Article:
Scotland prep: boots and midges

2006-07-14

in The outdoors, Travel

Whenever I mention the upcoming Scotland hiking trip, talk rapidly turns to the Scottish Highland Midge (Culicoides Impunctatus). From everything I have read, the end of July is definitely high season for midges, and these aggressive creatures can be maddening. Does anyone have experience with dealing with these insects? I plan to equip myself with high DEET spray before I leave, though I am of two minds about the wisdom of purchasing an actual midge net. Supposedly, their concentrations vary a great deal by region. Our plan is as follows:

[W]e’re camping at Shiel Bridge (grid reference NG 938 186) (rather than near Invergarry as originally planned). This should be a wonderful base, located between Loch Duich, leading out towards Loch Alsh and the Isle of Skye, and Glen Shiel, site of the Battle of Glen Shiel in 1719. Glen Shiel itself is lined with Munros, including some of the finest hills in the Western Highlands. These include the classic Five Sisters of Kintail and the South Shiel Ridge, so we’ll be spoilt for choice!

In spite of anticipated midge problems, I am very excited about this trip. I’ve been wearing my hiking boots all day, with the aim of re-acclimatizing to them after a year in trainers. A great deal of joy can be extracted from torsional rigidity and ankle support. Despite being ankle-high, my boots are actually cooler feeling than my trainers. The people at MEC knew what they were talking about when they said that Gore-Tex shoes, while good in the wet, become excessively hot fairly easily.

PS. I will post a conversion of the coords above to UTM or DMS as soon as I can find a script that will deal with the UK grid.

[Update]: Converting from UK national grid to anything else is a huge pain. Not only does it have its own zero coordinates and uniquely sized zones, but it is based on a different datum from more familiar coordinate systems. You can read all about it, if you like.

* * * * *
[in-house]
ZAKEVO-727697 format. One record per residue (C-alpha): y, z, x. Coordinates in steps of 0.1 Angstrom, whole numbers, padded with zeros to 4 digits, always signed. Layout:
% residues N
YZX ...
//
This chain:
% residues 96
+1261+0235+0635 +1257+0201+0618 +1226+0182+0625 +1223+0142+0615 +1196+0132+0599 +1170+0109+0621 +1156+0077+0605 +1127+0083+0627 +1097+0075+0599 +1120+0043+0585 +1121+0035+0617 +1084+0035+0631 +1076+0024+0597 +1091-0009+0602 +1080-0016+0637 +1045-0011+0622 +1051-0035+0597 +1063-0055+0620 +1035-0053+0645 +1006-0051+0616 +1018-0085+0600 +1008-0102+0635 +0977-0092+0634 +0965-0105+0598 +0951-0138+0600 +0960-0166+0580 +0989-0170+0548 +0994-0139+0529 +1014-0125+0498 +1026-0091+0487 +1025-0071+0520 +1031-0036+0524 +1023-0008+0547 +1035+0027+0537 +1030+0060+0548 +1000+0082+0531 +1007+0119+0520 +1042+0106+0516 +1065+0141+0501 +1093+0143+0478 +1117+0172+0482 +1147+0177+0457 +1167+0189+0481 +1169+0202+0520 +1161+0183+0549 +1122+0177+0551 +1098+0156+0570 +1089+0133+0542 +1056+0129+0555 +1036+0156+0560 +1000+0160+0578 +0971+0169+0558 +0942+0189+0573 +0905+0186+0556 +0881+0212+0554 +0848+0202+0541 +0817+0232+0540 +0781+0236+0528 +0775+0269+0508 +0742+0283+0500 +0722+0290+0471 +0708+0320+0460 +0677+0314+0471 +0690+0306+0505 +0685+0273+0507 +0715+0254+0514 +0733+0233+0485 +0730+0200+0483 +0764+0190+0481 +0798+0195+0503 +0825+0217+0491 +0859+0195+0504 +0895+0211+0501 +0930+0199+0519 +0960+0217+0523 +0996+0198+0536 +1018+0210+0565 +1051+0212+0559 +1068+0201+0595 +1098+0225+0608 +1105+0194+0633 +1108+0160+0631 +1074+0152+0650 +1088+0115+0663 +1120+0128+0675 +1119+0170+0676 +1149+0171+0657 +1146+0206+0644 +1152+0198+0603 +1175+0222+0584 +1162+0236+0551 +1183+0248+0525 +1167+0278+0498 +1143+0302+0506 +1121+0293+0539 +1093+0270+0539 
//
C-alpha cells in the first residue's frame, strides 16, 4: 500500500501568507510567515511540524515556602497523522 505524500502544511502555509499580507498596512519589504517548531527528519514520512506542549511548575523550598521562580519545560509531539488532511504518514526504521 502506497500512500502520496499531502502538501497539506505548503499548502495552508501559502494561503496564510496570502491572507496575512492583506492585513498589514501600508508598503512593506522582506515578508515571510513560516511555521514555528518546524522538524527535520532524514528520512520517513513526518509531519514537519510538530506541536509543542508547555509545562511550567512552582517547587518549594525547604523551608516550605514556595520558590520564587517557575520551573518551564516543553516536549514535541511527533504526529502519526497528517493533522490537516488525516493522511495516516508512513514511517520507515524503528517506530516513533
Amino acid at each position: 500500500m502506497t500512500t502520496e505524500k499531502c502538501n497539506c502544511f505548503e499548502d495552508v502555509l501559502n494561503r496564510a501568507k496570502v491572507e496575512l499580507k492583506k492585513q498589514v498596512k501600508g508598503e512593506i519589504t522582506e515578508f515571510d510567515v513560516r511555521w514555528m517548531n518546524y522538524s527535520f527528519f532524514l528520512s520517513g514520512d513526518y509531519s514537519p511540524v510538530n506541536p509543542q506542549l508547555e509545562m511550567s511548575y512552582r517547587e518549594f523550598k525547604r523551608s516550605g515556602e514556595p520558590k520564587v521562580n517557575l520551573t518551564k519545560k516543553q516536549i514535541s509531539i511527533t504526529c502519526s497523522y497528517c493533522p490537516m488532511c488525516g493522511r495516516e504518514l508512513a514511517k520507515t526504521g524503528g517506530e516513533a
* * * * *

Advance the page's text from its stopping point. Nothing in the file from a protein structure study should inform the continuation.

UTM Coords: (30 V) E0337948 N6359854
Deg DeciMin N57.211605 W005.416130
Map and Perspective View

Report a typo or inaccuracy

{ 3 comments… read them below or add one }

Ian July 14, 2006 at 3:57 pm

Not a comment as such, but I’ve just heard an interesting interview with a PR man who’s devoting a lot of time to exposing the mis-use of science in the global warming debate. He contributes to a blog called desmogblog.com. Among other things, he (and colleagues) want to expose any possible bias scientists or commenators may have, the deliberate obscuring of information, etc. Most welcome (or does anyone want to destroy its credibility?) A month or so ago, I heard a man deeply in global warming denial on a radio phone-in show claim that Nobel-winning scientists were on both sides of the debate. Someone got in before I did with the obvious question: name one Nobel scientist to denys global warming. Response? “Well, obviously I can’t just pull the name out of a hat just like that…” Hmmm. I wonder why he couldn’t?

Milan July 14, 2006 at 4:26 pm

Ian,

That blog was mentioned in a previous comment, as well.

The big question about global warming isn’t whether it is happening or not. Rather, it is how damaging it will be, who will bear the costs, and what it would cost to stop or adjust to.

R.K. July 14, 2006 at 5:14 pm

This is relevant to the discussion, if not the post:

Rogue Scientist Has Own Scientific Method

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